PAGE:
Nov 6, 2023 - Education

Early voting for $2.5B school bond, local offices ends with around 40,000 ballots cast

november 2023 election charlotte city council cms board of education charlotte-mecklenburg schools bond refrendum bonds

Photo: Alexandria Sands/Axios

40,026 voters have cast ballots so far in an election that will decide the fate of Charlotte-Mecklenburg Schools, the makeup of the next board of education, and whether the GOP maintains its small presence on Charlotte City Council.

  • Tuesday is Election Day — the final opportunity to vote. Find your polling place here. Precincts are open between 6:30am to 7:30pm.

Why it matters: Perhaps the most consequential issue on the ballot, CMS’ school bond referendum will require a considerable property tax increase if passed. But if it fails, CMS could fall behind on building upkeep and construction of its facilities.

  • Voters will also elect (or re-elect) Charlotte’s mayor and council members, as well as the next at-large representatives on the school board. Residents in Mecklenburg’s other municipalities will elect officials to their bodies.

Here’s a closer look at the state of play in each Charlotte race.

Charlotte Mayor

Three-term Mayor Vi Lyles, a Democrat, is challenged by Republican Misun Kim and Libertarian Rob Yates.

In this Democrat-dominant city, Lyles has swept past elections and is expected to do so again. She won with 68% of the votes in July 2022.

Charlotte City Council At-Large

The at-large members represent all of Charlotte. Voters will pick four of five candidates.

Democrats Dimple Ajmera, James “Smuggie” Mitchell and LaWana Slack-Mayfield are all seeking reelection. Victoria Watlington, also a Democrat, currently represents District 3 but is running for an at-large seat.

Libertarian Steven J. DiFiore II is also in the race.

City Council District 6 – south Charlotte

As of Saturday, 2,813 Democrats and 1,769 Republicans had voted in what’s widely considered the hottest race on the ballot. Incumbent council member Tariq Bokhari, a Republican, and second-time candidate Stephanie Hand, a Democrat, are in a rematch. Among unaffiliated voters, there’s been 2,757 ballots cast.

That’s a notable difference from the last time Bokhari and Hand faced off. At the end of 2022 early voting, Democrats had cast about 430 more ballots than registered Republicans in District 6. Now the difference is over 1,000.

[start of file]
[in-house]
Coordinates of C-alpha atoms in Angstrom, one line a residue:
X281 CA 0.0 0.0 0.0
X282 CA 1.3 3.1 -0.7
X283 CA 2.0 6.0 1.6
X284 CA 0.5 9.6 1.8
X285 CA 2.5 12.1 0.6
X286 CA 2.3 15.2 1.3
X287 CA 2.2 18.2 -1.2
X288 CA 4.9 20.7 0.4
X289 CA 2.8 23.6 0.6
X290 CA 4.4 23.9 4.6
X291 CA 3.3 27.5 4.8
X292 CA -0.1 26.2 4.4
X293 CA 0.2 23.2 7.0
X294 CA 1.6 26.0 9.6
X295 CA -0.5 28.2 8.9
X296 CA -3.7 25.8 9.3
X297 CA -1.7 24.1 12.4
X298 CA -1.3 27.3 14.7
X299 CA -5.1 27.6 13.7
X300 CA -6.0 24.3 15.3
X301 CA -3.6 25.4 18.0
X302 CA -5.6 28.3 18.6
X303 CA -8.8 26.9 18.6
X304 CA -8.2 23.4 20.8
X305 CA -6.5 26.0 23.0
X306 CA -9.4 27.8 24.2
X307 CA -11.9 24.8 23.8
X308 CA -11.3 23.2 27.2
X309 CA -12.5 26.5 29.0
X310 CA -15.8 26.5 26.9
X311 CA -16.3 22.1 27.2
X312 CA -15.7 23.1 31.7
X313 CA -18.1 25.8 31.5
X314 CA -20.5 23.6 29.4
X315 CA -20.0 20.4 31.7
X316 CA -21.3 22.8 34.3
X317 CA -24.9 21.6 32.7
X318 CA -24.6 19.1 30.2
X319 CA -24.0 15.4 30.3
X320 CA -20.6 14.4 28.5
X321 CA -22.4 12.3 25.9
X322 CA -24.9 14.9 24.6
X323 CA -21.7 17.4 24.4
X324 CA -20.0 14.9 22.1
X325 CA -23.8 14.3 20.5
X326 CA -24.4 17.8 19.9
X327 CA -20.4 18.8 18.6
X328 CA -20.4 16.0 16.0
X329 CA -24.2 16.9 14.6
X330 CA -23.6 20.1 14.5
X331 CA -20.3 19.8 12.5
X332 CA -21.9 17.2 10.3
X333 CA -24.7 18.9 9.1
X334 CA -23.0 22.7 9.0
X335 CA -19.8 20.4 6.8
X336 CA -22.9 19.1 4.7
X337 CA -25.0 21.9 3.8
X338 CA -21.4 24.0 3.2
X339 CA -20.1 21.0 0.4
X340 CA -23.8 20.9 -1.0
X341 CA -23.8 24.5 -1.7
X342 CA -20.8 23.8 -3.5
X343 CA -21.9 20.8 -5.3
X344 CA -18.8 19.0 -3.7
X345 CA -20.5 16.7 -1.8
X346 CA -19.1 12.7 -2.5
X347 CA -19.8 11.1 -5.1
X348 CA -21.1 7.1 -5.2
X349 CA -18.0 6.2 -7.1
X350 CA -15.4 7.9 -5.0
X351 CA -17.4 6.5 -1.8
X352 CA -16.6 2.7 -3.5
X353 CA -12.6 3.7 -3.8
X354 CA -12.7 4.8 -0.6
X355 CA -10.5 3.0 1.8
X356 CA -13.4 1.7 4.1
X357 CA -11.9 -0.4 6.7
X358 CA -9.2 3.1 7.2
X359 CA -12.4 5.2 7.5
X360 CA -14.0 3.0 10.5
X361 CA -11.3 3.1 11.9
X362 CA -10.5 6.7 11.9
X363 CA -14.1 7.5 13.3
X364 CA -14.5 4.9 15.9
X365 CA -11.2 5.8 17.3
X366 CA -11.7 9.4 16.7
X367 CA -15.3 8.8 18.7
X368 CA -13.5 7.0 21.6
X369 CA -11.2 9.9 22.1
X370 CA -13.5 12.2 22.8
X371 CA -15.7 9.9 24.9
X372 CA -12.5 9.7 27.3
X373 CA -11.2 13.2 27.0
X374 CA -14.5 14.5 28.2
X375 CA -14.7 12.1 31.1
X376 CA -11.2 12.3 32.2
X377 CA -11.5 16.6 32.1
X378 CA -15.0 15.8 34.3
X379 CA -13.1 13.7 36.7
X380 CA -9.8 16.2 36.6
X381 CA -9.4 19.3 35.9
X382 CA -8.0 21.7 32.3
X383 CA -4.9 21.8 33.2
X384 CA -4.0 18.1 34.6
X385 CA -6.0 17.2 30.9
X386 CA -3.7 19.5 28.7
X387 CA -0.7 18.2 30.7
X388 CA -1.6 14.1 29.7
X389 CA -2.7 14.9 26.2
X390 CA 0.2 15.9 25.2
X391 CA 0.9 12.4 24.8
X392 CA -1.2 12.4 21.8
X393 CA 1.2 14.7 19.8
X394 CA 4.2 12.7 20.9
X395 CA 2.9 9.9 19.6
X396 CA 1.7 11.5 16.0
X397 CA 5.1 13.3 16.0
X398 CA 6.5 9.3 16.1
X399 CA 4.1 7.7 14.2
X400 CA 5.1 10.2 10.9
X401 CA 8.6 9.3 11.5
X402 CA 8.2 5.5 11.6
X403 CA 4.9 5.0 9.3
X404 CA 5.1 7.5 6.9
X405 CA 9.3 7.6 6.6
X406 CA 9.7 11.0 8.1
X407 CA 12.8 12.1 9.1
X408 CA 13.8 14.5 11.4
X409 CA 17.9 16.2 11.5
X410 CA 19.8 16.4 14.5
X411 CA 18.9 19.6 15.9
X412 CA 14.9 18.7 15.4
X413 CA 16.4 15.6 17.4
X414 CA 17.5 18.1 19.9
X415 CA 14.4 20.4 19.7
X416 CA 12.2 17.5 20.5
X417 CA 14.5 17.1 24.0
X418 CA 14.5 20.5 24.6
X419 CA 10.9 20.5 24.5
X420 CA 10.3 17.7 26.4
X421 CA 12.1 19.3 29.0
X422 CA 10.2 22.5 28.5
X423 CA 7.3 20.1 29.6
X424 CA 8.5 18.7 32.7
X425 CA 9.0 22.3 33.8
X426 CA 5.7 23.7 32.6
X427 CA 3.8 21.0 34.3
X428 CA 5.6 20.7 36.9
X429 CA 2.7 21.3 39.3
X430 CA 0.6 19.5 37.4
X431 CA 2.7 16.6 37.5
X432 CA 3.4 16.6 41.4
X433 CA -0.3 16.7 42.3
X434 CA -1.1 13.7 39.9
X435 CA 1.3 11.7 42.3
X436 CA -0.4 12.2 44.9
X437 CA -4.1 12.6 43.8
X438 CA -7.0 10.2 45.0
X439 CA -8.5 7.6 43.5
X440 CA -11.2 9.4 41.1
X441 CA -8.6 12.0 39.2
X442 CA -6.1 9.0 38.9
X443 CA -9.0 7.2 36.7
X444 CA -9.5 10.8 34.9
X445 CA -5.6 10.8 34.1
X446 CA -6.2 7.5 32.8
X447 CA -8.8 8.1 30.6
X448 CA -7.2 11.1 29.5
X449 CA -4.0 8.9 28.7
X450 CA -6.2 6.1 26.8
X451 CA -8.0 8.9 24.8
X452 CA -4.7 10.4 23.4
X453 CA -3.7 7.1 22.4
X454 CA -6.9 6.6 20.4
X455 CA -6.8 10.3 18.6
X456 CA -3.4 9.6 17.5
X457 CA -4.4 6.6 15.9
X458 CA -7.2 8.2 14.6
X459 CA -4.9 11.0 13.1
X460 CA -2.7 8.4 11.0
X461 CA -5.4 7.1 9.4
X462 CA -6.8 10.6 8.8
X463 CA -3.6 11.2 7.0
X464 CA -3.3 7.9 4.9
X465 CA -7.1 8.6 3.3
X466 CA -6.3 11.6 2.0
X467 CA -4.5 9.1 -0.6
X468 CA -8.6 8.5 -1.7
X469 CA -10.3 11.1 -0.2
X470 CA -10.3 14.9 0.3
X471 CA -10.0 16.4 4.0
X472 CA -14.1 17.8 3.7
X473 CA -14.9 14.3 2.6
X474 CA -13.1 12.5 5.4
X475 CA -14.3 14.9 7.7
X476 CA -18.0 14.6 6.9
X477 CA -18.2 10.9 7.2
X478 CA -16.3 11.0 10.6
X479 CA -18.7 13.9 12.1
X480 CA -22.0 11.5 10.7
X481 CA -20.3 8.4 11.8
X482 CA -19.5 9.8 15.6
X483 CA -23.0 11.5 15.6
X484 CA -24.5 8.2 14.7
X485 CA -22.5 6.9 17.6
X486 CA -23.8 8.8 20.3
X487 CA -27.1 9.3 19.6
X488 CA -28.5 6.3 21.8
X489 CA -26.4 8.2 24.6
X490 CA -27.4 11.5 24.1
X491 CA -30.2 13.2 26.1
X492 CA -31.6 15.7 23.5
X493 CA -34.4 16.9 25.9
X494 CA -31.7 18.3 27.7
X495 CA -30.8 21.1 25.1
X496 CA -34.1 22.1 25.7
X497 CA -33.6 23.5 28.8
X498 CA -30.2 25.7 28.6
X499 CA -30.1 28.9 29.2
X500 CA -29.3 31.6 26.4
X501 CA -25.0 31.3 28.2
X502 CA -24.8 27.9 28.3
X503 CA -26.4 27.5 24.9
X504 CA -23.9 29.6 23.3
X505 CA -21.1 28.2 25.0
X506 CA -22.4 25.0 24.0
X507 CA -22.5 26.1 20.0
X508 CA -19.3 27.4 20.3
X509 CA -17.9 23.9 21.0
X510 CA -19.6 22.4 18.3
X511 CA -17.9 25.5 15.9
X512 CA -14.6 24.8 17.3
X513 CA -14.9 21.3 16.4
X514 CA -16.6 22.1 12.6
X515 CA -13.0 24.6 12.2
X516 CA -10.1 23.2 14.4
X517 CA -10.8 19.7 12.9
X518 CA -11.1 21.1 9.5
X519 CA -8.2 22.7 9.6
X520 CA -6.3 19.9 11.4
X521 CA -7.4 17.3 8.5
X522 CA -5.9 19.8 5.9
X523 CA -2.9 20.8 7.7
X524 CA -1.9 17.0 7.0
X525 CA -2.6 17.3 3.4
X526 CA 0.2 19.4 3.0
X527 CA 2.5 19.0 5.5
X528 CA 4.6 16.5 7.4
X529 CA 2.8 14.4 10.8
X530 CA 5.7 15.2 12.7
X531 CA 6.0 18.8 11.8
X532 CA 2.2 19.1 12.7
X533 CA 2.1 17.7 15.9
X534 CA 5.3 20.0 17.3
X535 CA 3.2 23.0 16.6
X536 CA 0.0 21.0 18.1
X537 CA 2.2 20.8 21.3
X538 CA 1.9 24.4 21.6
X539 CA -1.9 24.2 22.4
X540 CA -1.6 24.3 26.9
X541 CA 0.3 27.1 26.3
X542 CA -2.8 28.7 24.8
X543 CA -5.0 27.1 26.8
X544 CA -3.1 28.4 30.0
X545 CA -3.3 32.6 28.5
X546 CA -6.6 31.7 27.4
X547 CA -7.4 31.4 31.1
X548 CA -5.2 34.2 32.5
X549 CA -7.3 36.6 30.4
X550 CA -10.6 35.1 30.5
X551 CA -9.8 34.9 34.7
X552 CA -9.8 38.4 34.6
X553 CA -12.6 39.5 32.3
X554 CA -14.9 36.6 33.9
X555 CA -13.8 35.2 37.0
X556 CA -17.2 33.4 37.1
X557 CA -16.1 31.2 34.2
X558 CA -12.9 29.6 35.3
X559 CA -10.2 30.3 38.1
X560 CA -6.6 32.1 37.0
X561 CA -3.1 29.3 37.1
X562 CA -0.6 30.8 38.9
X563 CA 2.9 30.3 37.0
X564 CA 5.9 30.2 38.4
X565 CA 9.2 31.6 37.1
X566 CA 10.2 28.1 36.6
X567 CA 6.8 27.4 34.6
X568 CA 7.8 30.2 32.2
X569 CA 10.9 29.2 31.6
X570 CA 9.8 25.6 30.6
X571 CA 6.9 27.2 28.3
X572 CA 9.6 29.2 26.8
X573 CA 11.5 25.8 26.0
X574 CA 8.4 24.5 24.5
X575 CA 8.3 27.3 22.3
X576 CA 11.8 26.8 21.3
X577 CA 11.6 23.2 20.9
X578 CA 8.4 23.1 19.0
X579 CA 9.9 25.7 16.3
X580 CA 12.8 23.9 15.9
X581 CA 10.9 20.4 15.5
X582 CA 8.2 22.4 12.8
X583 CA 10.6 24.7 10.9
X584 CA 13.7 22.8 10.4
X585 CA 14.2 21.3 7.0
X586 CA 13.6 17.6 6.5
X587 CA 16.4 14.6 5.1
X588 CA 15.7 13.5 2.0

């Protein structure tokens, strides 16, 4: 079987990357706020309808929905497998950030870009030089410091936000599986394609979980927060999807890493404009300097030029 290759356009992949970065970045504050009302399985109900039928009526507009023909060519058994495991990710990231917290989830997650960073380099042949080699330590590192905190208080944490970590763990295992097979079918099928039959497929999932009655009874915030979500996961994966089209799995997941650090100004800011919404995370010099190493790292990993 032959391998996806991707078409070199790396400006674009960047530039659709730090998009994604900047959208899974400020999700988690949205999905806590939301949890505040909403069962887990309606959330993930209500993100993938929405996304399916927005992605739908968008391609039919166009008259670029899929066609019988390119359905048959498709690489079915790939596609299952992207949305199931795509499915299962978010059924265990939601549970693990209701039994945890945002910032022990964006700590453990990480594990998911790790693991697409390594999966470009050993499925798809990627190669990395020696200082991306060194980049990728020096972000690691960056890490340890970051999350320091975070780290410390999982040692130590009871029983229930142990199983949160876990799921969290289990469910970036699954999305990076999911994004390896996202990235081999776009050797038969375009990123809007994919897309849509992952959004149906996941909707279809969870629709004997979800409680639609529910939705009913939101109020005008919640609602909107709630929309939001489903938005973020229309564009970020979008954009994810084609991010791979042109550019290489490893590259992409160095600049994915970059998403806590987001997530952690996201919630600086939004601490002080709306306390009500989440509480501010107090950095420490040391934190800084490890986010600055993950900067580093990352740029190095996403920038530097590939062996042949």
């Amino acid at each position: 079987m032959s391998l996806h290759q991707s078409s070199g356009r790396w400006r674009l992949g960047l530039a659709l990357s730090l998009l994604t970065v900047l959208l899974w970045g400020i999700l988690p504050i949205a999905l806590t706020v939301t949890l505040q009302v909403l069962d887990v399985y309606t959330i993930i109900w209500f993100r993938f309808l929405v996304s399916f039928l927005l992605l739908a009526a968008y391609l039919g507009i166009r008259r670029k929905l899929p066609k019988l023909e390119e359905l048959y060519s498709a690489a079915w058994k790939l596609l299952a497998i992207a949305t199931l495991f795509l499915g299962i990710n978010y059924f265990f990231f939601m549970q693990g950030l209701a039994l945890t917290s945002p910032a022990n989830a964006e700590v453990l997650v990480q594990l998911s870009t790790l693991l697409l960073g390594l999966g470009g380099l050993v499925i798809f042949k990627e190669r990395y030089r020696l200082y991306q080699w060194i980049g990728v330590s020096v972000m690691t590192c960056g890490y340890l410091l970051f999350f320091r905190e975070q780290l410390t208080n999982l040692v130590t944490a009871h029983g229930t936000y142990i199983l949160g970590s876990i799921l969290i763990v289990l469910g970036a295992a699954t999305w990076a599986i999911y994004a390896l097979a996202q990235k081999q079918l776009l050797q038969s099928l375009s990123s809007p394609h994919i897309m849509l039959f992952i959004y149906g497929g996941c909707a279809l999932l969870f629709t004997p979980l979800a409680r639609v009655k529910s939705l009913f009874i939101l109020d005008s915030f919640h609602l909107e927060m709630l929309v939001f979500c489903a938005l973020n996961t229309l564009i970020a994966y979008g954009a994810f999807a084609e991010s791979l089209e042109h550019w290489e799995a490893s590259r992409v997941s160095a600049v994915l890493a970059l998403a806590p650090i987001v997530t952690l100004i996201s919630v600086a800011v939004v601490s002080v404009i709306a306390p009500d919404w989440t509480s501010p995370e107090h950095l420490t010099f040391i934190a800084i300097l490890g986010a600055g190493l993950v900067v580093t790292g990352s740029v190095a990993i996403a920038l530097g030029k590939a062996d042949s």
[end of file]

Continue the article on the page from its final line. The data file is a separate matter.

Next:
• If Bokhari is ousted, Ed Driggs would be the only Republican representation on council. Driggs is unopposed this year.

Hand lost by just 357 votes in the July 2022 election. District 6 is made up of 41% unaffiliated voters, 30% registered Democrats and 29% Republicans.

  • Of note: Bokhari has raised substantially more in campaign dollars to defend his seat. He’s collected $221,000 compared to Hand’s $131,000, as The Ledger reported. The newsletter questioned whether Hand has in fact run airports as she’s repeatedly claimed.
  • The two went head to head on a WFAE’s Charlotte Talks last month. The fiery show ended with Hand indicating council members were gaining financially from their power position. Bokhari suggested such statements were slander.

City Council District 3 – West Charlotte

This race will determine who will replace Watlington. Tiawana Brown, a Democrat who runs a local nonprofit, is running against James H. Bowers, a Republican who served on the Charlotte Motor Vehicle Review Board for five years.

  • Only 13% of registered voters in District 3 are Republican. As of Saturday, 157 registered Republicans had voted early. The odds are in Brown’s favor.

CMS Board of Education

Voters will choose three of 14 candidates in a crowded school board race. With only one incumbent running, two new members are guaranteed to join the dais. Last year, voters elected five new members onto the board — likely out of frustration with some of the school district’s recent struggles, such as lagging student performance.

  • The new CMS board will be working with a relatively new superintendent, Crystal Hill.

In an attempt to stand out, three candidates are running together on the “CMS Unity Slate.” The slate has drawn a lot of attention, WFAE reported. Non-partisan policy organization Carolina Forward accused the candidates of being disguised Republicans.

Here are the candidates:

CMS’ $2.5B ask

Voters will weigh in on letting the county borrow $2.5 billion in bonds to pay the costs of constructing, improving, and renovating school facilities.

  • The referendum would help finance 30 projects. They include three new middle schools, a new Uptown magnet high school and an athletics facility. Most of the projects in the package are renovations and replacement buildings.
  • Opponents argue vulnerable residents who just endured the revaluation will suffer from a rise in taxes. The bonds will require the county to raise property taxes by 1 cent per $100 valuation at least three times through 2029. A group of African-American clergy members is trying to get residents to vote no on the bonds— they say gentrifying communities will bear the greatest increases.

Yes, but: If the referendum fails, CMS will probably have to neglect maintenance and delay construction projects until costs are more expensive. Proponents of the bonds suggest that could harm student achievements because they would learn in deteriorating conditions. It would force CMS’ continued reliance on portable classrooms.


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